Talkin' Blues: All-In-One Shuffle Rhythm
Thirty years ago this November, Stevie Ray Vaughan and Double Trouble laid down the tracks that would become Texas Flood, and among the many jaw-dropping skills Vaughan displayed on his debut album was the massive shuffle groove on “Pride and Joy.” It remains one of the most-requested tunes in the bar-band repertoire but also one of the trickiest to master, so a refresher course in the mechanics of this multilayered rhythm is worthwhile.
The lineage of this groove can be traced to the driving two-handed piano boogie-woogies of the Thirties, adapted by Robert Johnson into the now-ubiquitous guitar boogie shuffle. In the Fifties, artists like Jimmy Reed developed a two-electric-guitar approach, with one playing the boogie bass pattern and the other providing steady piano-style upbeats (check out “Bright Lights, Big City”). On “Pride and Joy,” Vaughan welded these pieces into a single rhythmic wall of sound.
To build the groove, start with the walking bass line, a series of quarter notes outlining the chord structure (FIGURE 1). Play the open E chord, and then fret the Gs note (fourth fret) with your ring finger. Let the side of the finger touch the fifth string and drape your index finger lightly across the remaining strings, with your fret-hand thumb above the neck. Strum all six strings with a downstroke and adjust the fingering until all strings except the sixth are muted (FIGURE 2). Next, fret the B note (A string, second fret) with your index finger, resting its tip against the sixth string, with the side draped across the upper strings. Strum and adjust until you hear only the B note.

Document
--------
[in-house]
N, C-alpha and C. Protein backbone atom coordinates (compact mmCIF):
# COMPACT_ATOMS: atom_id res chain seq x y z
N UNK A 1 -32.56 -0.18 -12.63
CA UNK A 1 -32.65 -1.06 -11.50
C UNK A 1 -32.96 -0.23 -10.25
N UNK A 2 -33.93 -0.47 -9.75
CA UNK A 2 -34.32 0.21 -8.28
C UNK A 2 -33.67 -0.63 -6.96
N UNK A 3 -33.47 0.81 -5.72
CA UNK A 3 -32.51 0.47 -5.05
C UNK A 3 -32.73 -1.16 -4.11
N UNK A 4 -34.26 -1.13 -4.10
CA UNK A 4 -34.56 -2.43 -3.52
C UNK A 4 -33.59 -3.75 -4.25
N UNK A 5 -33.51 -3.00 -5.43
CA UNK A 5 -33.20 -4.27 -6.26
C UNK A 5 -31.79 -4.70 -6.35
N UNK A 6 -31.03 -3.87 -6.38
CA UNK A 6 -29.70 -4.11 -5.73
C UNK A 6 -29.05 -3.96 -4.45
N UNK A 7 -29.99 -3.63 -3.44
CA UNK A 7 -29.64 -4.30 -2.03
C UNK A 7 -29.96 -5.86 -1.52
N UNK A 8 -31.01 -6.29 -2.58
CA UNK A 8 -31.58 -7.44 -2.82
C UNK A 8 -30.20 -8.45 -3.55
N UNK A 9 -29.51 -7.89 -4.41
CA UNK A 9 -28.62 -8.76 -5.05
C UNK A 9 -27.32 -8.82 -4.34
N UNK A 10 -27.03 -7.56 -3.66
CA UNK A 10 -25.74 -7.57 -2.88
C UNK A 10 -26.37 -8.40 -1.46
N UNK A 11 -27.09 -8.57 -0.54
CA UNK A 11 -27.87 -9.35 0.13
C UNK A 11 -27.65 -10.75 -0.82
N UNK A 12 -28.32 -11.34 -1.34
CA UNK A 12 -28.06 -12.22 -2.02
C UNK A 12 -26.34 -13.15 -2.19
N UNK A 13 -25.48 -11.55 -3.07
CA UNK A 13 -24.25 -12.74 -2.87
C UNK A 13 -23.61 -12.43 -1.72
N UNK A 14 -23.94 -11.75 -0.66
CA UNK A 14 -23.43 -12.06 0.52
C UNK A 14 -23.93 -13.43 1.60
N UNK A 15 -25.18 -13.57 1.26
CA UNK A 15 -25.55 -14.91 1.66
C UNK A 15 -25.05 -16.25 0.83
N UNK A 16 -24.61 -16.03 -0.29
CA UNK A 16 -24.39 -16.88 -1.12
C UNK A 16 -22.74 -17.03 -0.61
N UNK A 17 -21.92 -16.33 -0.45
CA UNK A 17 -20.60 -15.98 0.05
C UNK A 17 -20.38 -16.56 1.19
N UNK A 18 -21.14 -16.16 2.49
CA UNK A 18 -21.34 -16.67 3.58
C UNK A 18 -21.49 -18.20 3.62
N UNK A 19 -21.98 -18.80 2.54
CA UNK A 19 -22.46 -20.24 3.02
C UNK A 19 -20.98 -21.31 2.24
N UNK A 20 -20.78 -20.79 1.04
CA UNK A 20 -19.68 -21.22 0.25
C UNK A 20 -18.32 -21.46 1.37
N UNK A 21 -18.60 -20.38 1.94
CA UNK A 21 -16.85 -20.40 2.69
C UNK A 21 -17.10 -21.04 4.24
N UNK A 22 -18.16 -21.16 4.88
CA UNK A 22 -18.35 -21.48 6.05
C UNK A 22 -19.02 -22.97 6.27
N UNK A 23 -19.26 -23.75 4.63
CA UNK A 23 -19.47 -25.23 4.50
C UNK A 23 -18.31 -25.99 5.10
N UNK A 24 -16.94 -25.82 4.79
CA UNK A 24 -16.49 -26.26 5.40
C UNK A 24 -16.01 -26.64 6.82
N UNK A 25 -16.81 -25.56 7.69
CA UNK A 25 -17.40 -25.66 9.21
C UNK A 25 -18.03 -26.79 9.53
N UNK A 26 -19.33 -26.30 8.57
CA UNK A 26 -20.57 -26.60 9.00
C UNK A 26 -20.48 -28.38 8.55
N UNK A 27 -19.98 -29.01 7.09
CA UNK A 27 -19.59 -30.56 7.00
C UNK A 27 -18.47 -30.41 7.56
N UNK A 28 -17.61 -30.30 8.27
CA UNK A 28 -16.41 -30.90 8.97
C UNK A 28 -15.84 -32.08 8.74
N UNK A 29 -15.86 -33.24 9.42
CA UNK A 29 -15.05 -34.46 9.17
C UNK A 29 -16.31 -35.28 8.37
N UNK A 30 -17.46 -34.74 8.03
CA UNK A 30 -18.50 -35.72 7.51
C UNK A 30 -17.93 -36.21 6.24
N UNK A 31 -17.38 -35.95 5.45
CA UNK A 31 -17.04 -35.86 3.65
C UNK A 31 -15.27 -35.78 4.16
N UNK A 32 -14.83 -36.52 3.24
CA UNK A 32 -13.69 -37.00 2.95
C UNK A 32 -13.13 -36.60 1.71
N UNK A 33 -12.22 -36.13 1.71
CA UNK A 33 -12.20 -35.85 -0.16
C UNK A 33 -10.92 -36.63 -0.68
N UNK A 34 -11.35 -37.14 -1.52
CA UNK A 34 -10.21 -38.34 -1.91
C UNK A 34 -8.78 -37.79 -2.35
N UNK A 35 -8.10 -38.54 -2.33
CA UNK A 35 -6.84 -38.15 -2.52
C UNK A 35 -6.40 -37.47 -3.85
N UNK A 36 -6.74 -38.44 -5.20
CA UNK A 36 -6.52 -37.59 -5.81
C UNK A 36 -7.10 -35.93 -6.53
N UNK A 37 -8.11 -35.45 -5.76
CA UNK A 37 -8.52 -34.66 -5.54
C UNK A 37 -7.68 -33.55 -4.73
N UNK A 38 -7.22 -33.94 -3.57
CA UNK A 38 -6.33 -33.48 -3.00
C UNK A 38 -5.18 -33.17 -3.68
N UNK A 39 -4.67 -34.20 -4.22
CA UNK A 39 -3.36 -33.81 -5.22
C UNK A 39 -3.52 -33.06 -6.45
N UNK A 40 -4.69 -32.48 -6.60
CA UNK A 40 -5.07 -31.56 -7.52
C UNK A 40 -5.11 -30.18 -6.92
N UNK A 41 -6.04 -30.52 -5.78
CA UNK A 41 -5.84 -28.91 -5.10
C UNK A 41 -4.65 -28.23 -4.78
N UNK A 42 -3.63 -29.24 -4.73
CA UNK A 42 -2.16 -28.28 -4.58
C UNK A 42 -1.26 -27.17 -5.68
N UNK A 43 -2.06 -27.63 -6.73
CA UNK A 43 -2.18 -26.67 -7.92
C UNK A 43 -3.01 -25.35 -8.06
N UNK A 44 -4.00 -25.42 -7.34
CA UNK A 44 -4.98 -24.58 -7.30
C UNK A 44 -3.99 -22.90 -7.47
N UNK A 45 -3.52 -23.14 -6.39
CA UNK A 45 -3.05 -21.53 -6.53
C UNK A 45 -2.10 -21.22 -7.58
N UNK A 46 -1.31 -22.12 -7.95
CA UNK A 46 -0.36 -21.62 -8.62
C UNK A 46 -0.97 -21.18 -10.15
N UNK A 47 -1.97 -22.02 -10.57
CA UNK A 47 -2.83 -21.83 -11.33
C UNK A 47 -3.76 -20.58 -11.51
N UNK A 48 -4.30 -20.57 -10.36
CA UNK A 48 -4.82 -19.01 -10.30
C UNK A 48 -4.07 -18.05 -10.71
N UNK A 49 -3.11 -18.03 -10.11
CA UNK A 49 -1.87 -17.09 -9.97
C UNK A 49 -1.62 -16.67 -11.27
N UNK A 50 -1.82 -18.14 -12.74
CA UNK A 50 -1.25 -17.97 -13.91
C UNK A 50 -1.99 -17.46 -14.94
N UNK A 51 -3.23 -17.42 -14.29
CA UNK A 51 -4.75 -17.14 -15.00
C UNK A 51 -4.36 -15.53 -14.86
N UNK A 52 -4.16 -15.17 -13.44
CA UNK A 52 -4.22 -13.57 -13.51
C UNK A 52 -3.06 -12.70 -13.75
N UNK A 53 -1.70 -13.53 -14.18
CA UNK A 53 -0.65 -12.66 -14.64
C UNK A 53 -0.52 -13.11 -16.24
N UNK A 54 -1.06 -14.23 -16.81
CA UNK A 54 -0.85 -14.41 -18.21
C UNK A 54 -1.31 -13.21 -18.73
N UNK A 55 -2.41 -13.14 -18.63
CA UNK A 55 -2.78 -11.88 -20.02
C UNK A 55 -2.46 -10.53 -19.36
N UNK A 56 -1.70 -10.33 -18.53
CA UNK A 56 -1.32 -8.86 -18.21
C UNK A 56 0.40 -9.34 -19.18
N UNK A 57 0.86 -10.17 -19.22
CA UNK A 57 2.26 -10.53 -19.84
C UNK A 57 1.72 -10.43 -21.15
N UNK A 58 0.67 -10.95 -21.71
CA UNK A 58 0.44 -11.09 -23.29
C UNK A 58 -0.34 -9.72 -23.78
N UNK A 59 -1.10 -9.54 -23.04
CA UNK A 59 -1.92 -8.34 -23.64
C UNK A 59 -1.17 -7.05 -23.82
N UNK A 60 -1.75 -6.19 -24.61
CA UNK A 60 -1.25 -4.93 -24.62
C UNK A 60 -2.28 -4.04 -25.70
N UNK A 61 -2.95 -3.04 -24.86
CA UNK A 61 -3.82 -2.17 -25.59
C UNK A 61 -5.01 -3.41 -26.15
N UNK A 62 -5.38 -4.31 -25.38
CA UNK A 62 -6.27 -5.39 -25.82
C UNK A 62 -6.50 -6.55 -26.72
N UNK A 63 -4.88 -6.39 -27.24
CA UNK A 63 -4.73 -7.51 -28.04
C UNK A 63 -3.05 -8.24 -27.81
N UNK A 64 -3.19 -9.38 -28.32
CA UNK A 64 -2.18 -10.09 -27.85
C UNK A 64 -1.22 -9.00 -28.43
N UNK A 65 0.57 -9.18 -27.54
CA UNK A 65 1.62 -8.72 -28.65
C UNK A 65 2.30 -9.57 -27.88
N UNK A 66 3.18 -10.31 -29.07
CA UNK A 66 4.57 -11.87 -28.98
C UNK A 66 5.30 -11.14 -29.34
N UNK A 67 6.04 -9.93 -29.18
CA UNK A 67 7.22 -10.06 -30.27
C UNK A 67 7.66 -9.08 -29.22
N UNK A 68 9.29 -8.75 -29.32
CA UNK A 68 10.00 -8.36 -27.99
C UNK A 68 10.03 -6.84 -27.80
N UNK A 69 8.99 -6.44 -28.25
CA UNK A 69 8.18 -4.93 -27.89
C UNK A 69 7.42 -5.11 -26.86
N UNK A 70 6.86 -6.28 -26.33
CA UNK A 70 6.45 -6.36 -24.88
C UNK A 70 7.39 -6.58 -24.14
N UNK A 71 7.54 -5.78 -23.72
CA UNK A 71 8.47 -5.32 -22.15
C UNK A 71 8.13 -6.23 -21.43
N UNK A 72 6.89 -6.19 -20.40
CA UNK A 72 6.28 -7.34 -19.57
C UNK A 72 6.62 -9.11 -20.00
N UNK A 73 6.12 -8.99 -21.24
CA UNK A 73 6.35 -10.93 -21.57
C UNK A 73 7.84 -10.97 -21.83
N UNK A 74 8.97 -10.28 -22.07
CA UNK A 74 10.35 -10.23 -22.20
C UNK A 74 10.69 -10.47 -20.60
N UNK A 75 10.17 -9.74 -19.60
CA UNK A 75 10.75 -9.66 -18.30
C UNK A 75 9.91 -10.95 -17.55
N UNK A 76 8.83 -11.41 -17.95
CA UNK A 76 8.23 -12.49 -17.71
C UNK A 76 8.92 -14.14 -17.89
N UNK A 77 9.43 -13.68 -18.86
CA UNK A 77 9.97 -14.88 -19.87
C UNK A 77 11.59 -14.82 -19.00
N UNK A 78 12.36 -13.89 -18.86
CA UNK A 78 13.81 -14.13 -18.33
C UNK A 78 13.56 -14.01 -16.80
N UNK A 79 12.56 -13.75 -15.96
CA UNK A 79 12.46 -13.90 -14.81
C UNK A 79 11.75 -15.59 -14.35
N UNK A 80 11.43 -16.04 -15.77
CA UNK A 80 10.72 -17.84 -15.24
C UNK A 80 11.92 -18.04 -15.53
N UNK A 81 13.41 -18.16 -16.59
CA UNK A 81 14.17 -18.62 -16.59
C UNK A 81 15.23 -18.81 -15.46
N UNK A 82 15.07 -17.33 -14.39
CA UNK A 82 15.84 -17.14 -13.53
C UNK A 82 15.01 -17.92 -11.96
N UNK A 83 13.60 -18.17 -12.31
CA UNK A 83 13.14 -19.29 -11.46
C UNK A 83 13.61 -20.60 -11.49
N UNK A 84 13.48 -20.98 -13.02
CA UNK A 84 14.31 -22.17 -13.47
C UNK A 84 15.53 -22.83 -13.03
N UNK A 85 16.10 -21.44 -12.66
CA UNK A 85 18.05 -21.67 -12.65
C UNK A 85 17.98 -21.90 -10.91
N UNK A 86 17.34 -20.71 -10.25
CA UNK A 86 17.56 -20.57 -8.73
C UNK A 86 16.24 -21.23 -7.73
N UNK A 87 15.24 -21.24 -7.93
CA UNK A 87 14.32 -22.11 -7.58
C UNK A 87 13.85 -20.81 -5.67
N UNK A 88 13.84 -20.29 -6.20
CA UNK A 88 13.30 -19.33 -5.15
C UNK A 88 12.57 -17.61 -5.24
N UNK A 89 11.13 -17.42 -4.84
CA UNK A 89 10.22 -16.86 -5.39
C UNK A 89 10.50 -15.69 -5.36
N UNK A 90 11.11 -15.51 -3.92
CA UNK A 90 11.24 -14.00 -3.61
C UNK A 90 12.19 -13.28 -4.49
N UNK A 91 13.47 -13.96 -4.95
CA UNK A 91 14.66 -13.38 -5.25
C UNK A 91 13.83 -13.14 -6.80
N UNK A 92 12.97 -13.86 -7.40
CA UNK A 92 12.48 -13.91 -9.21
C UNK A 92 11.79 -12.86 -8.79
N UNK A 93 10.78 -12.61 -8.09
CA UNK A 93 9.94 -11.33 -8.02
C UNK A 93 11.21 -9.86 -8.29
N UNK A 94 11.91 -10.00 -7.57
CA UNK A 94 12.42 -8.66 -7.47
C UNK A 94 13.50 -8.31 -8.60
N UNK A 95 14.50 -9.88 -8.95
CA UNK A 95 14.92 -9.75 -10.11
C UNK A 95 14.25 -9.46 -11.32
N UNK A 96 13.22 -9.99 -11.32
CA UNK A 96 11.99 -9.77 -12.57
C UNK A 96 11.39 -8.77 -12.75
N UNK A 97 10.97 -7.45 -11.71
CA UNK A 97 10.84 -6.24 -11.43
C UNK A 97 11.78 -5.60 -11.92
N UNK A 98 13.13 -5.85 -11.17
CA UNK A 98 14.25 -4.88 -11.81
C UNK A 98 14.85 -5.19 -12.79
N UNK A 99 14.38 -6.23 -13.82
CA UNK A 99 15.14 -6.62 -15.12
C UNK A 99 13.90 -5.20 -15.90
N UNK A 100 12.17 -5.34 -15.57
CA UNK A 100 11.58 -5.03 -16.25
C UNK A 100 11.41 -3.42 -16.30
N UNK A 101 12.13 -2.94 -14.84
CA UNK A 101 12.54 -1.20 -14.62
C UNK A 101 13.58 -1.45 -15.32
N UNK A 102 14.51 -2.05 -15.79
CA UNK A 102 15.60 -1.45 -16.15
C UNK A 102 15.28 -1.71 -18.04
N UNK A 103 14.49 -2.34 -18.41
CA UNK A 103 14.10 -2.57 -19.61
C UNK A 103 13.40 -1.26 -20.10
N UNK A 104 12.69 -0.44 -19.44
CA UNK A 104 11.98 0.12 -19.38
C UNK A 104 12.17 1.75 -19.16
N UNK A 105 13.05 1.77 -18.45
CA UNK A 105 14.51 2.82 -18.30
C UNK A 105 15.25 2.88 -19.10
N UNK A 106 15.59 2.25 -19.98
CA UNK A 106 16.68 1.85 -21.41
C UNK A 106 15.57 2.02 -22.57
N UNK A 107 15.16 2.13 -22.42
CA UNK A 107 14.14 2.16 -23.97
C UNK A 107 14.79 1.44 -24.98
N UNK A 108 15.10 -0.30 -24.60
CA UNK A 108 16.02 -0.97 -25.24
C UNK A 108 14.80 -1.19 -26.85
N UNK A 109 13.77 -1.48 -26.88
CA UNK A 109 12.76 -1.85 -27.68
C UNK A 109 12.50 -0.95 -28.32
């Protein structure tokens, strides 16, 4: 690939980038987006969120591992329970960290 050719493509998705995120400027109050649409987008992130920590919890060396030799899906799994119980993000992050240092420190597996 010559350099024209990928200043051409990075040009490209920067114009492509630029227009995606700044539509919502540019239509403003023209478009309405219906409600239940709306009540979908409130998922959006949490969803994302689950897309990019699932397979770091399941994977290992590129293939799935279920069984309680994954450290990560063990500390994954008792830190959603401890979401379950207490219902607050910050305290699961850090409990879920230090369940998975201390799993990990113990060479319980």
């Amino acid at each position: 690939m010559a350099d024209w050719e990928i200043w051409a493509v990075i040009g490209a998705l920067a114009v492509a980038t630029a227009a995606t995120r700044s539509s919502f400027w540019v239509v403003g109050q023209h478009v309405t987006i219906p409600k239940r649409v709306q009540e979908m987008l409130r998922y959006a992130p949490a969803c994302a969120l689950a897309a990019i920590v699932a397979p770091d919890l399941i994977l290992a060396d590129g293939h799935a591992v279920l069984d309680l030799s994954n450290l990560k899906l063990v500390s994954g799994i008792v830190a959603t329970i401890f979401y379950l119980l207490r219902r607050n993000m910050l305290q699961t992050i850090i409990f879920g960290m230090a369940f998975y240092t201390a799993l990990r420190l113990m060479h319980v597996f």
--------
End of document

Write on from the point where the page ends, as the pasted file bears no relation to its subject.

Fret Cs (A string, fourth fret) with your ring finger, muting in a similar fashion, and fret E on the fourth string with your index finger, muting the sixth string with the side of your thumb and the remaining strings with the tip and side of your index finger. When the muting is accurate around each note, play the pattern slowly in tempo. Don’t pick the notes—strum from the elbow, flat across all six strings. Each note should be sharp and clear with no other pitches sounding around it. Micromanaging the string-muting action with your fretting hand allows maximum freedom for your strumming hand.
Next, add an upstroke across the open top three strings on each upbeat (FIGURE 3). The instant after you strike the strings, mute them by dropping your fretting hand into position for the next bass note. Don’t aim the pick at specific strings—maintain a steady, relaxed strumming motion, hitting all of the strings on each pass while your fretting hand controls the muting. Once the E chord pattern is smooth, apply the same techniques throughout the 12-bar progression (FIGURE 4). On beat two of bars 1–10, hammer-on the fourth-fret bass note on the upbeat while simultaneously strumming the open upper strings with an upstroke. On beat four of bars 2, 4, 10 and 12, barre the chord embellishment with your middle finger.
After you have assembled the parts, play until seamless. About a thousand choruses should do it.